Standalone connection examples:

# Basic Authentication without a proxy
connection = cx_Oracle.connect("myproxyuser", "myproxyuserpw", "",
# PROXY_USER:   None

# Basic Authentication with a proxy
connection = cx_Oracle.connect(user="myproxyuser[mysessionuser]", "myproxyuserpw",
       "", encoding="UTF-8")

Pooled connection examples:

# Basic Authentication without a proxy
pool = cx_Oracle.SessionPool("myproxyuser", "myproxyuser", "",
connection = pool.acquire()
# PROXY_USER:   None

# Basic Authentication with proxy
pool = cx_Oracle.SessionPool("myproxyuser[mysessionuser]", "myproxyuser",
                     "", homogeneous=False, encoding="UTF-8")
connection = pool.acquire()

Note the use of a heterogeneous pool in the example above. This is required in this scenario.

Connecting Using External Authentication

Instead of storing the database username and password in Python scripts or environment variables, database access can be authenticated by an outside system. External Authentication allows applications to validate user access by an external password store (such as an Oracle Wallet), by the operating system, or with an external authentication service.

Using an Oracle Wallet for External Authentication

The following steps give an overview of using an Oracle Wallet. Wallets should be kept securely. Wallets can be managed with Oracle Wallet Manager.

In this example the wallet is created for the myuser schema in the directory /home/oracle/wallet_dir. The mkstore command is available from a full Oracle client or Oracle Database installation. If you have been given wallet by your DBA, skip to step 3.

  1. First create a new wallet as the oracle user:

    mkstore -wrl "/home/oracle/wallet_dir" -create

    This will prompt for a new password for the wallet.

  2. Create the entry for the database user name and password that are currently hardcoded in your Python scripts. Use either of the methods shown below. They will prompt for the wallet password that was set in the first step.

    Method 1 - Using an Easy Connect string:

    mkstore -wrl "/home/oracle/wallet_dir" -createCredential myuser myuserpw

    Method 2 - Using a connect name identifier:

    mkstore -wrl "/home/oracle/wallet_dir" -createCredential mynetalias myuser myuserpw

    The alias key mynetalias immediately following the -createCredential option will be the connect name to be used in Python scripts. If your application connects with multiple different database users, you could create a wallet entry with different connect names for each.

    You can see the newly created credential with:

    mkstore -wrl "/home/oracle/wallet_dir" -listCredential
  3. Skip this step if the wallet was created using an Easy Connect String. Otherwise, add an entry in tnsnames.ora for the connect name as follows:

    mynetalias =
        (DESCRIPTION =
            (ADDRESS = (PROTOCOL = TCP)(HOST = = 1521))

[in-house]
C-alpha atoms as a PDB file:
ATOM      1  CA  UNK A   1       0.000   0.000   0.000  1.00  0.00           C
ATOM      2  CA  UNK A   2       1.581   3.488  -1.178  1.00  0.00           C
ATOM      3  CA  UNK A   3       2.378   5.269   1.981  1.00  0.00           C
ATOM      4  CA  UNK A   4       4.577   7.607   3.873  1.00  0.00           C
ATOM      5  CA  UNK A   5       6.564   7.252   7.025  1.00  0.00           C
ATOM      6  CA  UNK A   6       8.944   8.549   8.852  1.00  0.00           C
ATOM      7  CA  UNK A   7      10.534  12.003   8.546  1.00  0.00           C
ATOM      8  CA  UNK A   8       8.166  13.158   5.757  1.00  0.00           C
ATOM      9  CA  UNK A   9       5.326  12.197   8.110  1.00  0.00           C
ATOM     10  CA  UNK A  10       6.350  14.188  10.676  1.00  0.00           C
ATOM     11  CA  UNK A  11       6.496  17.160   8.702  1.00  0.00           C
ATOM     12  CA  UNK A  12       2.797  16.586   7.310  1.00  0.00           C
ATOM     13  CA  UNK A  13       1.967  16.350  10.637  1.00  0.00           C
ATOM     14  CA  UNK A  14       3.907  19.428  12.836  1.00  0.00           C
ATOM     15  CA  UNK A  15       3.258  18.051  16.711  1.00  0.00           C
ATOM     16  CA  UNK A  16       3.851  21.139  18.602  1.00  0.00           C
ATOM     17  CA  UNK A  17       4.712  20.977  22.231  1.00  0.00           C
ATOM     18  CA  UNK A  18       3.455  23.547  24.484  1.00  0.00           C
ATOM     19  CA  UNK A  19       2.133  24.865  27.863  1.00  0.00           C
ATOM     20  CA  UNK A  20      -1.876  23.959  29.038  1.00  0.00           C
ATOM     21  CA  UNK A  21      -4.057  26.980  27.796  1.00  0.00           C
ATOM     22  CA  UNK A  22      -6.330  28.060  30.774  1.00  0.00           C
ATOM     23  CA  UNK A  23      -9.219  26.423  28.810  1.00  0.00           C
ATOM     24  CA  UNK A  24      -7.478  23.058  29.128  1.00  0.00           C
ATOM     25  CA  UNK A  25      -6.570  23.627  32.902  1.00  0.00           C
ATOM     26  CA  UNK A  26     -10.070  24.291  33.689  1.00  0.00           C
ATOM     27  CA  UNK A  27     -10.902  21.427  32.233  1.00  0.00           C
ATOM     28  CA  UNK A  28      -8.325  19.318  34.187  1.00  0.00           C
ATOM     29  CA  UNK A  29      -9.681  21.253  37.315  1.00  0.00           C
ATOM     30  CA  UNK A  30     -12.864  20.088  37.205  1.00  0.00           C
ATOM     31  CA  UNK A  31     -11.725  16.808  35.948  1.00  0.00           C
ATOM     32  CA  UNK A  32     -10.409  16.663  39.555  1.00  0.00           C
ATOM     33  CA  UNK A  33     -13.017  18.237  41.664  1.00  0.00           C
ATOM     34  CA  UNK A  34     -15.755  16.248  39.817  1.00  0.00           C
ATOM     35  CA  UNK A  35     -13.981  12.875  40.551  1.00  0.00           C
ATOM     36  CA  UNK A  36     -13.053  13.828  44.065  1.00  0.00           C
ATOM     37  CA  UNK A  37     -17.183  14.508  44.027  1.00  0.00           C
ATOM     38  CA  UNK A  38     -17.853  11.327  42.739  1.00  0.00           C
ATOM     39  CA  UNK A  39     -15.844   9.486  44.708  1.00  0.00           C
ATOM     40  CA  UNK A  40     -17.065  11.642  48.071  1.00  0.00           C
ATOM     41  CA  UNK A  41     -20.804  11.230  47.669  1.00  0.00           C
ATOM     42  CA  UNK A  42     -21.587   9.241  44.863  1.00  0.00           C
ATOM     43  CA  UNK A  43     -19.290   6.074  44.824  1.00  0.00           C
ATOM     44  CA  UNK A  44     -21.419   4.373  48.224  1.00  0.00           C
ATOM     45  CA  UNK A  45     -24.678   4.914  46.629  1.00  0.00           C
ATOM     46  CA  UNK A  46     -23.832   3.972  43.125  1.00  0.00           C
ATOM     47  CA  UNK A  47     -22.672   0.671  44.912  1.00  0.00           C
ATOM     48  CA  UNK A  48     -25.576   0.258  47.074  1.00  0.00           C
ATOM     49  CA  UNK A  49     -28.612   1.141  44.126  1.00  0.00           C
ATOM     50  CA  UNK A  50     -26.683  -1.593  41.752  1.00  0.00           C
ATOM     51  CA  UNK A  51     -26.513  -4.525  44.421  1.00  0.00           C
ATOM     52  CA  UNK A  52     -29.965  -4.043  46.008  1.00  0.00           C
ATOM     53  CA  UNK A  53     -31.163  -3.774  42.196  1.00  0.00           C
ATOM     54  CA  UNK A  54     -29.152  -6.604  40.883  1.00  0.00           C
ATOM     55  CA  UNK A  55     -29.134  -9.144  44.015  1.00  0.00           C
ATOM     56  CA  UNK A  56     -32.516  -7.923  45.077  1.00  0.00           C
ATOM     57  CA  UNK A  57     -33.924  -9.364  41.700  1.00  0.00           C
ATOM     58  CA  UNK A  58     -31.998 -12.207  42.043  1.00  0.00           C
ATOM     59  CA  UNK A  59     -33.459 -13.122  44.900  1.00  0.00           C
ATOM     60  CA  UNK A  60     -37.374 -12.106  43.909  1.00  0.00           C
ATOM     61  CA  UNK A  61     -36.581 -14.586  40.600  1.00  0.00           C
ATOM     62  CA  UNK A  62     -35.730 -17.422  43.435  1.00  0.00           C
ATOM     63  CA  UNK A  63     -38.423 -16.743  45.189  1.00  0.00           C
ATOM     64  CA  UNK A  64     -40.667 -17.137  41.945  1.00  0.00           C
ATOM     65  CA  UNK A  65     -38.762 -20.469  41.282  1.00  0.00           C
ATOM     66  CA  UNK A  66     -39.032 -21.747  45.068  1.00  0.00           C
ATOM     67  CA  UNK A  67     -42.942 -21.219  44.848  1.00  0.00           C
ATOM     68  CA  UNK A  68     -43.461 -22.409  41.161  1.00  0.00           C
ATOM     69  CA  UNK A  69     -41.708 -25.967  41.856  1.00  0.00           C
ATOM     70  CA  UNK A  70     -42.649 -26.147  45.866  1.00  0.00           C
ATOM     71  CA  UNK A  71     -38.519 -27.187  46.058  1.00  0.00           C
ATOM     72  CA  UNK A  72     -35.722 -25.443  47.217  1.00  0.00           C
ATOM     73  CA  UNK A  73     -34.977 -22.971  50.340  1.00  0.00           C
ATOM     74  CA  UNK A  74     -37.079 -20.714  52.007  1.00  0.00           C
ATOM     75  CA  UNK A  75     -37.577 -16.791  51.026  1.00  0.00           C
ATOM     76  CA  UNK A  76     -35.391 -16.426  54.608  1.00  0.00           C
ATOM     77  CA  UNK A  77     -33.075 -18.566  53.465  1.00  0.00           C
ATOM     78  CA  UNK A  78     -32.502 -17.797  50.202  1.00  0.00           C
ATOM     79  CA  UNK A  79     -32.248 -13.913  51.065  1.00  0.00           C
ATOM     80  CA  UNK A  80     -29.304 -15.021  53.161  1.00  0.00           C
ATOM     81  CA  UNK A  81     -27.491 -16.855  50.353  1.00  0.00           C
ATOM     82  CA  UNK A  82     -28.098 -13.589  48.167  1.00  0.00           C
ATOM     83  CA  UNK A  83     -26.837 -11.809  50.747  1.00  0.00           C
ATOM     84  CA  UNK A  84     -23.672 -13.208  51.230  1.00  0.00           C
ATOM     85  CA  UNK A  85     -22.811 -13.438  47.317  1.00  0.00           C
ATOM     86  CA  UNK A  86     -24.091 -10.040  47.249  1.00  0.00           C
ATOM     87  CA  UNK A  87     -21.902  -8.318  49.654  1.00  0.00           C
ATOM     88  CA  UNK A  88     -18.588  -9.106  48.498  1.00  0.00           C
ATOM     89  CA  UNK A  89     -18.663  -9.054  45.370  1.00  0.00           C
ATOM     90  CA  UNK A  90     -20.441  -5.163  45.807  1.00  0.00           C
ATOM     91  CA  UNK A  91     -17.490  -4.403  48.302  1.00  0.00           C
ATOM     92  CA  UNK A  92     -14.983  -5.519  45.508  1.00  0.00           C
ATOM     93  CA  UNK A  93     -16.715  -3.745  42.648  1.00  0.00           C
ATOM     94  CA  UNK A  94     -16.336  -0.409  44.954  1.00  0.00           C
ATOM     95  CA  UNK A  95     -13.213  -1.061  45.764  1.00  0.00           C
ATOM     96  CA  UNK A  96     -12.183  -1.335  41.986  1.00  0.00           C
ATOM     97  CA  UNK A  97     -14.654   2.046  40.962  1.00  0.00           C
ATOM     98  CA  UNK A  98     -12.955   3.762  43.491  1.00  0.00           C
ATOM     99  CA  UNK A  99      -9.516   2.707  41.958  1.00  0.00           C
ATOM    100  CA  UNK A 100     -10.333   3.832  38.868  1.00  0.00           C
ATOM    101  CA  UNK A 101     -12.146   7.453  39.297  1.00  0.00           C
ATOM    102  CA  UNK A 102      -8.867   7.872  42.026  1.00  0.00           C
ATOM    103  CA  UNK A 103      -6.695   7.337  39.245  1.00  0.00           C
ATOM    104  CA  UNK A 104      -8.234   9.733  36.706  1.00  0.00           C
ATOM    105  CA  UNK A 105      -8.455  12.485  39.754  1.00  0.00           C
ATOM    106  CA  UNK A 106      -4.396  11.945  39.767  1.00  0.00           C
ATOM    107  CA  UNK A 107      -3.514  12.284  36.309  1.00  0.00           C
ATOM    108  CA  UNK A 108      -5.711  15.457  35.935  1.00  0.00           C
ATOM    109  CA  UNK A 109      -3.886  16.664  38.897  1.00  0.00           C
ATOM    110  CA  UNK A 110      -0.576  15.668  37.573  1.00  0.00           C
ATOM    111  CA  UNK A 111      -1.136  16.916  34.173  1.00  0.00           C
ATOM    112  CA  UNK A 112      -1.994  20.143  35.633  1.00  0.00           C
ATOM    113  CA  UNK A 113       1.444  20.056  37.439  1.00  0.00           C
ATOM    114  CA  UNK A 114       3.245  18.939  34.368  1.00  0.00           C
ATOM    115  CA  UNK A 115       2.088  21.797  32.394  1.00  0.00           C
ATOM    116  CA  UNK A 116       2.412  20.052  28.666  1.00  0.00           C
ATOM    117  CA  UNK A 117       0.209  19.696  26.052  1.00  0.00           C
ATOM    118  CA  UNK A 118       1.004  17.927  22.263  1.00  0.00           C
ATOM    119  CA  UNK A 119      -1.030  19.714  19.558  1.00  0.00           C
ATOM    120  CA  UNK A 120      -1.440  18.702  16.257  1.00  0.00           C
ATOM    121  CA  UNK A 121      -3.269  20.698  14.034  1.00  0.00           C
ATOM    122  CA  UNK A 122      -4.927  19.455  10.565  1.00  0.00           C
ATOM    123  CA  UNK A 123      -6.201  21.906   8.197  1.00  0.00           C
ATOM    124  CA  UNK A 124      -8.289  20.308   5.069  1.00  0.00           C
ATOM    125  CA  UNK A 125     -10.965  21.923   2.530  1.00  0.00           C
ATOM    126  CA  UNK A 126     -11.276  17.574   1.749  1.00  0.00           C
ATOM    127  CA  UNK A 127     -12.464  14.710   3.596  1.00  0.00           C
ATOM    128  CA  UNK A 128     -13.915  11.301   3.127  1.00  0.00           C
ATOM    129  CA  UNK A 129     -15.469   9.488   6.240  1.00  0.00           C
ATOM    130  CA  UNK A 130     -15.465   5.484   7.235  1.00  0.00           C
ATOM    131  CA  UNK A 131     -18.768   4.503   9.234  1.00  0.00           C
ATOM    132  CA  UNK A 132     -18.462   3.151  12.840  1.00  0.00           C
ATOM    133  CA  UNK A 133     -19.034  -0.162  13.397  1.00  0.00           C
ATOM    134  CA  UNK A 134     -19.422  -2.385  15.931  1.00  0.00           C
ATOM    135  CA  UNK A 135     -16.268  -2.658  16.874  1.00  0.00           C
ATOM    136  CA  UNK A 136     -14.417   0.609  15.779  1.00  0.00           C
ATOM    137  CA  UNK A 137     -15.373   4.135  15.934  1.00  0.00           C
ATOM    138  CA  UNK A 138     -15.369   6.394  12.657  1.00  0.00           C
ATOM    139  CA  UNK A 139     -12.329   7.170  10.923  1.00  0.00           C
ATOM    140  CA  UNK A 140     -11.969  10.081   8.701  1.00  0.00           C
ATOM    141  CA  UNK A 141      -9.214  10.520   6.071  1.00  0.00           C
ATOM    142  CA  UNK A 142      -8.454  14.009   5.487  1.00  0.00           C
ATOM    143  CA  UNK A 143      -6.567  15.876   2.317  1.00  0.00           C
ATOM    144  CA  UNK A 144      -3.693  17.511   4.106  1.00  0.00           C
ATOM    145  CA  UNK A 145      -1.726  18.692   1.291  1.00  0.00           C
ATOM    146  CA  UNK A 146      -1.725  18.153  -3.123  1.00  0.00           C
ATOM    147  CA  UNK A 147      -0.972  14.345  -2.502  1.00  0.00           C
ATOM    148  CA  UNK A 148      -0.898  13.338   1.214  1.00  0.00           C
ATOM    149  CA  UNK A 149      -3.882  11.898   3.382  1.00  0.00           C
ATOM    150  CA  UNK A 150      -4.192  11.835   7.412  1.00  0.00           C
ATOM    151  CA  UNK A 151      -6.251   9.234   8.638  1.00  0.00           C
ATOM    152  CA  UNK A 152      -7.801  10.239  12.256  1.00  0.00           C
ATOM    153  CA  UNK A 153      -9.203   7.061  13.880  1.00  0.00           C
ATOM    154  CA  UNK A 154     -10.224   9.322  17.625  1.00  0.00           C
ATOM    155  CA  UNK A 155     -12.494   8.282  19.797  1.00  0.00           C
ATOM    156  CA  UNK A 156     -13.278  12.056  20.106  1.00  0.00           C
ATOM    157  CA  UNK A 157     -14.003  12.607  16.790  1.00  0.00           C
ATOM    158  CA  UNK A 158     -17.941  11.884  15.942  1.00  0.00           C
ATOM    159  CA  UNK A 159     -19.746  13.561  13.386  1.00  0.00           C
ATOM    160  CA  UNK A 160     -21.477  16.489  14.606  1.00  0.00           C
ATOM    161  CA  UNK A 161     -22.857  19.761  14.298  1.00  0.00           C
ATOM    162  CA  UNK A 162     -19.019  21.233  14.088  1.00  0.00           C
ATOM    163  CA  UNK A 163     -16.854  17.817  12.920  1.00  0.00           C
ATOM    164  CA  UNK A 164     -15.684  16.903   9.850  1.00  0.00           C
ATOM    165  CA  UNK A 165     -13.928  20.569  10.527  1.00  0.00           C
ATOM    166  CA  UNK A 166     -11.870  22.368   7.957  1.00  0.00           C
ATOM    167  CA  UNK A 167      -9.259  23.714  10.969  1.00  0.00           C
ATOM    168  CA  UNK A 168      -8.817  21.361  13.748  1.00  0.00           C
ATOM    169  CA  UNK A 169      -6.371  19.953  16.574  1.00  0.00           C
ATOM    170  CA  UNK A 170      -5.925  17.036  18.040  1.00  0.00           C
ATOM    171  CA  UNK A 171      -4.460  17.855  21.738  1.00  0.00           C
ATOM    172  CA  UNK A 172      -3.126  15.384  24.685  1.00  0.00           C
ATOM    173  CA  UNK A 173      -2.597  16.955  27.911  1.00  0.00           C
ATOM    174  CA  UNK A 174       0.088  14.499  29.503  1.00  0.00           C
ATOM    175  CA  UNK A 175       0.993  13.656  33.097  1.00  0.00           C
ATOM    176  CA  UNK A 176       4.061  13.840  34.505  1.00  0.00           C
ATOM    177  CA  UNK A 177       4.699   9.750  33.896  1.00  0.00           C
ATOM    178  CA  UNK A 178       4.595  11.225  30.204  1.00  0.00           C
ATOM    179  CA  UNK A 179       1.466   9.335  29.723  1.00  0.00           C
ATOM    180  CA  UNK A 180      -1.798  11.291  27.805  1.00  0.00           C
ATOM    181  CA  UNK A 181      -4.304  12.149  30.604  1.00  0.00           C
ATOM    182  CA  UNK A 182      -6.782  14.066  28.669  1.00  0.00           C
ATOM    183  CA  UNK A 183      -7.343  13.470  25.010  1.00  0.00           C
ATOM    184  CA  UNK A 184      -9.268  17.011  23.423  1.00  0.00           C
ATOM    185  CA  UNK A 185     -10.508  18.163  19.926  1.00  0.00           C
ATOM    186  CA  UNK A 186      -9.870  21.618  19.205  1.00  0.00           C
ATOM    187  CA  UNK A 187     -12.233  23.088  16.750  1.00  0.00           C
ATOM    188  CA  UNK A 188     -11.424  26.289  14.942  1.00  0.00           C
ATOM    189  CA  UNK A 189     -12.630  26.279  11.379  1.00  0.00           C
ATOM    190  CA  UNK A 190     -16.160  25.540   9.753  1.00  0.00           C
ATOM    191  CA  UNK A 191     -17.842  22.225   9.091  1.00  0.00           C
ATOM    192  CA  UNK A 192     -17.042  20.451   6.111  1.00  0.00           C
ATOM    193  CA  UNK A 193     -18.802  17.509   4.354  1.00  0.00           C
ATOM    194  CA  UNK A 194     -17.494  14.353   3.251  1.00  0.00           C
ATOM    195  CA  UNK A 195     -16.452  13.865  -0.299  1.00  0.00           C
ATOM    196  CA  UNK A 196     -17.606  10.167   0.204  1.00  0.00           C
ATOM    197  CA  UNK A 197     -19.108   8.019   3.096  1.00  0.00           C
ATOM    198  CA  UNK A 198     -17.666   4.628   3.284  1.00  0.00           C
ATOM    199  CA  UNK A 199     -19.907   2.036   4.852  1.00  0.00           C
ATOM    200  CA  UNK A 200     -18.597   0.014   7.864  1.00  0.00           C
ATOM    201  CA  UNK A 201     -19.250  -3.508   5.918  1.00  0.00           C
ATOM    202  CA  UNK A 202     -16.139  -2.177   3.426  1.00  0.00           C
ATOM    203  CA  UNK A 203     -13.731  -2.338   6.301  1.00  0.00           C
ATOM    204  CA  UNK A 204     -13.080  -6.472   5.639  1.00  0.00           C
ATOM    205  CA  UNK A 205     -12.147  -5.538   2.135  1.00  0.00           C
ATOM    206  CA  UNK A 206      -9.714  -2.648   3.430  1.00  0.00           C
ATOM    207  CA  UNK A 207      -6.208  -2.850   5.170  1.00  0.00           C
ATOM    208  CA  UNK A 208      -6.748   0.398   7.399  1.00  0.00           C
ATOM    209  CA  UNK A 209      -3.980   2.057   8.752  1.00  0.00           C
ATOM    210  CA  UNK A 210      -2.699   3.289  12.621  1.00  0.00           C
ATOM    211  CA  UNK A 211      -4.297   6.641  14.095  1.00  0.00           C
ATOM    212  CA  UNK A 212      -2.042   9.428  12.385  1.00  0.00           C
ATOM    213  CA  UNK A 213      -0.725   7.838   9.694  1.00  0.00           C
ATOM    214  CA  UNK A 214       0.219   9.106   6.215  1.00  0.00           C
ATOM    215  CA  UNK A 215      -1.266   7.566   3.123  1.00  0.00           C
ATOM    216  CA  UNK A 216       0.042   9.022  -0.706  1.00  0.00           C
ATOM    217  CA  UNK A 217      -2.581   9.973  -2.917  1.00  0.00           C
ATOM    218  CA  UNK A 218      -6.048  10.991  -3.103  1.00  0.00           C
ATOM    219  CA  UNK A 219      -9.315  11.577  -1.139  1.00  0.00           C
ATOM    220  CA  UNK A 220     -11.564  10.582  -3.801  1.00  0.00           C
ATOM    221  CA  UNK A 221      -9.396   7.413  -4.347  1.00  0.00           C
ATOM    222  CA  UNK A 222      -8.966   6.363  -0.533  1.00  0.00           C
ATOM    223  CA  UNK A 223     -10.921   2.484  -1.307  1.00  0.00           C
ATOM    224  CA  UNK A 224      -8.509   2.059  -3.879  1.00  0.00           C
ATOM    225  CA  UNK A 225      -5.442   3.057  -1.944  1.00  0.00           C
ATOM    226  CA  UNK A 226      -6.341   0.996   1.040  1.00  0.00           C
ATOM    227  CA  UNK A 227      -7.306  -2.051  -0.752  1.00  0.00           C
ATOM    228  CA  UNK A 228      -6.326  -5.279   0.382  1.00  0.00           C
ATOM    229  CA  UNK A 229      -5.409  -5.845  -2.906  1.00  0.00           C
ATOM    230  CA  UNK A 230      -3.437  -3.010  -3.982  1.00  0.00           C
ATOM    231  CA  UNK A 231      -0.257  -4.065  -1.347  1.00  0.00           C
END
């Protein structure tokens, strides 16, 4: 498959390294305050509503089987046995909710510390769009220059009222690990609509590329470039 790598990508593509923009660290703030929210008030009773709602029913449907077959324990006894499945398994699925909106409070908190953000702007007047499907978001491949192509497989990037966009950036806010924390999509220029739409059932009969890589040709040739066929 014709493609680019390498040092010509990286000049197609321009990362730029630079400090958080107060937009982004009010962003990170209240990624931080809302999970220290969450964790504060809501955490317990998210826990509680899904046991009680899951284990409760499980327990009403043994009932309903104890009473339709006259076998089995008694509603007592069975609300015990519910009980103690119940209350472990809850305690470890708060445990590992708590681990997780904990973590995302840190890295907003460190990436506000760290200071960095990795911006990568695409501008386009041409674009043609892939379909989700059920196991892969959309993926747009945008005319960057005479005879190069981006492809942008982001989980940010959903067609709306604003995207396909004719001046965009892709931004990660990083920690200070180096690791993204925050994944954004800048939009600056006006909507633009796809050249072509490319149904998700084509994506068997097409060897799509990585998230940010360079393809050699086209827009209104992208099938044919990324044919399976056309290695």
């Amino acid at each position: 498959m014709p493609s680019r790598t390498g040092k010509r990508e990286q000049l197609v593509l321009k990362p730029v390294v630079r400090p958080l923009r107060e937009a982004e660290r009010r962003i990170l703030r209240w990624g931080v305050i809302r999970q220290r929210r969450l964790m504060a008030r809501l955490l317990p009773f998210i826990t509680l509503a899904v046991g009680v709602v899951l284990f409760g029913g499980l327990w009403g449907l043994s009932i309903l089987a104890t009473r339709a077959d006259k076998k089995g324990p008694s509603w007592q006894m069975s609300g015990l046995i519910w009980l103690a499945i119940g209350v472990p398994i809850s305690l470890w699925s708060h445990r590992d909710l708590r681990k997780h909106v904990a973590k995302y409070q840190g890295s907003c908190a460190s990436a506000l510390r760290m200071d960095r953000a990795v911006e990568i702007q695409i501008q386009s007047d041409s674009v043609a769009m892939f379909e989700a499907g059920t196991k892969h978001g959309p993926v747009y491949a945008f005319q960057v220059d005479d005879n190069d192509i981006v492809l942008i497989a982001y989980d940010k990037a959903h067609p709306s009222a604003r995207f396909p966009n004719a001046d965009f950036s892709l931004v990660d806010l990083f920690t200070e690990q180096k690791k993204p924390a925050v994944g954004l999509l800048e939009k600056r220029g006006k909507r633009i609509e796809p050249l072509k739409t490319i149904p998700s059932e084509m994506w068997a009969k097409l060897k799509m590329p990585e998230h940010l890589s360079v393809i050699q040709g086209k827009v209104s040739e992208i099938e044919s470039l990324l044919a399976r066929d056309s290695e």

(CONNECT_DATA =
                (SERVER = DEDICATED)
                (SERVICE_NAME = orclpdb1)

    The file uses the description for your existing database and sets the connect name alias to mynetalias, which is the identifier used when adding the wallet entry.

  4. Add the following wallet location entry in the sqlnet.ora file, using the DIRECTORY you created the wallet in:

        (SOURCE =
            (METHOD = FILE)
            (METHOD_DATA =
                (DIRECTORY = /home/oracle/wallet_dir)

    Examine the Oracle documentation for full settings and values.

  5. Ensure the configuration files are in a default location or set TNS_ADMIN is set to the directory containing them. See Optional Oracle Net Configuration Files.

With an Oracle wallet configured, and readable by you, your scripts can connect using:

connection = cx_Oracle.connect(dsn="mynetalias", encoding="UTF-8")


pool = cx_Oracle.SessionPool(externalauth=True, homogeneous=False, dsn="mynetalias",

The dsn must match the one used in the wallet.

After connecting, the query:


will show:



Wallets are also used to configure TLS connections. If you are using a wallet like this, you may need a database username and password in cx_Oracle.connect() and cx_Oracle.SessionPool() calls.

External Authentication and Proxy Authentication

The following examples show external wallet authentication combined with proxy authentication. These examples use the wallet configuration from above, with the addition of a grant to another user:


After connection, you can check who the session user is with:


Standalone connection example:

# External Authentication with proxy
connection = cx_Oracle.connect(user="[mysessionuser]", dsn="mynetalias", encoding="UTF-8")

Pooled connection example:

# External Authentication with proxy
pool = cx_Oracle.SessionPool(externalauth=True, homogeneous=False, dsn="mynetalias",

The following usage is not supported:

pool = cx_Oracle.SessionPool("[mysessionuser]", externalauth=True, homogeneous=False,
                     dsn="mynetalias", encoding="UTF-8")